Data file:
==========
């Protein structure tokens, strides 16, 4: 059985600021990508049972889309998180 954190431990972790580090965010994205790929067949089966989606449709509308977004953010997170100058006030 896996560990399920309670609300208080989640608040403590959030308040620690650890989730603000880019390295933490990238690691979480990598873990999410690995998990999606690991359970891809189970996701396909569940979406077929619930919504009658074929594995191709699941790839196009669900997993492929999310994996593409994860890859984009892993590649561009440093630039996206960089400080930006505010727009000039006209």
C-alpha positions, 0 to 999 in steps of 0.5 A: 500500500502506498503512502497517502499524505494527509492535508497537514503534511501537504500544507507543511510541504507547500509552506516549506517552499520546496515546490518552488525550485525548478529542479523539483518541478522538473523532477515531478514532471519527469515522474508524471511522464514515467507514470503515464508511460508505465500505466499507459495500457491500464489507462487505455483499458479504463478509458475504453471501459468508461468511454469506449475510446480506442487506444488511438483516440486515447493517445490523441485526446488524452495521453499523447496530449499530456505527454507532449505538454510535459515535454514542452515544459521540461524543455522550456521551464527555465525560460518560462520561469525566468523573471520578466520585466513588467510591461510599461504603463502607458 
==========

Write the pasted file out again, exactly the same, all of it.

């Protein structure tokens, strides 16, 4: 059985600021990508049972889309998180 954190431990972790580090965010994205790929067949089966989606449709509308977004953010997170100058006030 896996560990399920309670609300208080989640608040403590959030308040620690650890989730603000880019390295933490990238690691979480990598873990999410690995998990999606690991359970891809189970996701396909569940979406077929619930919504009658074929594995191709699941790839196009669900997993492929999310994996593409994860890859984009892993590649561009440093630039996206960089400080930006505010727009000039006209």
C-alpha positions, 0 to 999 in steps of 0.5 A: 500500500502506498503512502497517502499524505494527509492535508497537514503534511501537504500544507507543511510541504507547500509552506516549506517552499520546496515546490518552488525550485525548478529542479523539483518541478522538473523532477515531478514532471519527469515522474508524471511522464514515467507514470503515464508511460508505465500505466499507459495500457491500464489507462487505455483499458479504463478509458475504453471501459468508461468511454469506449475510446480506442487506444488511438483516440486515447493517445490523441485526446488524452495521453499523447496530449499530456505527454507532449505538454510535459515535454514542452515544459521540461524543455522550456521551464527555465525560460518560462520561469525566468523573471520578466520585466513588467510591461510599461504603463502607458 